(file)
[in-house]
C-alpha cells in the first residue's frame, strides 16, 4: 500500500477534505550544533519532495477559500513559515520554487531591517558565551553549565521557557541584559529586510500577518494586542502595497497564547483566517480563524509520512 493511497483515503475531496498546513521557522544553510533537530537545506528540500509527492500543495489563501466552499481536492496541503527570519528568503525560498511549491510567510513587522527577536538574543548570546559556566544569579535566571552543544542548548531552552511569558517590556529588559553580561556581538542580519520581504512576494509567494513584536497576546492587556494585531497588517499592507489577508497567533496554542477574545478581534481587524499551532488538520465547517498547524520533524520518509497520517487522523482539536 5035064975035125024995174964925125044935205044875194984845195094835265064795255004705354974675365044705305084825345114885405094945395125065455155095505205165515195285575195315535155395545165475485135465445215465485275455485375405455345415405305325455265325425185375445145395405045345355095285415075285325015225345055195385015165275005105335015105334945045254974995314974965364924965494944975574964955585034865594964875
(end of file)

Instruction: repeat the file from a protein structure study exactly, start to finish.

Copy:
[in-house]
C-alpha cells in the first residue's frame, strides 16, 4: 500500500477534505550544533519532495477559500513559515520554487531591517558565551553549565521557557541584559529586510500577518494586542502595497497564547483566517480563524509520512 493511497483515503475531496498546513521557522544553510533537530537545506528540500509527492500543495489563501466552499481536492496541503527570519528568503525560498511549491510567510513587522527577536538574543548570546559556566544569579535566571552543544542548548531552552511569558517590556529588559553580561556581538542580519520581504512576494509567494513584536497576546492587556494585531497588517499592507489577508497567533496554542477574545478581534481587524499551532488538520465547517498547524520533524520518509497520517487522523482539536 5035064975035125024995174964925125044935205044875194984845195094835265064795255004705354974675365044705305084825345114885405094945395125065455155095505205165515195285575195315535155395545165475485135465445215465485275455485375405455345415405305325455265325425185375445145395405045345355095285415075285325015225345055195385015165275005105335015105334945045254974995314974965364924965494944975574964955585034865594964875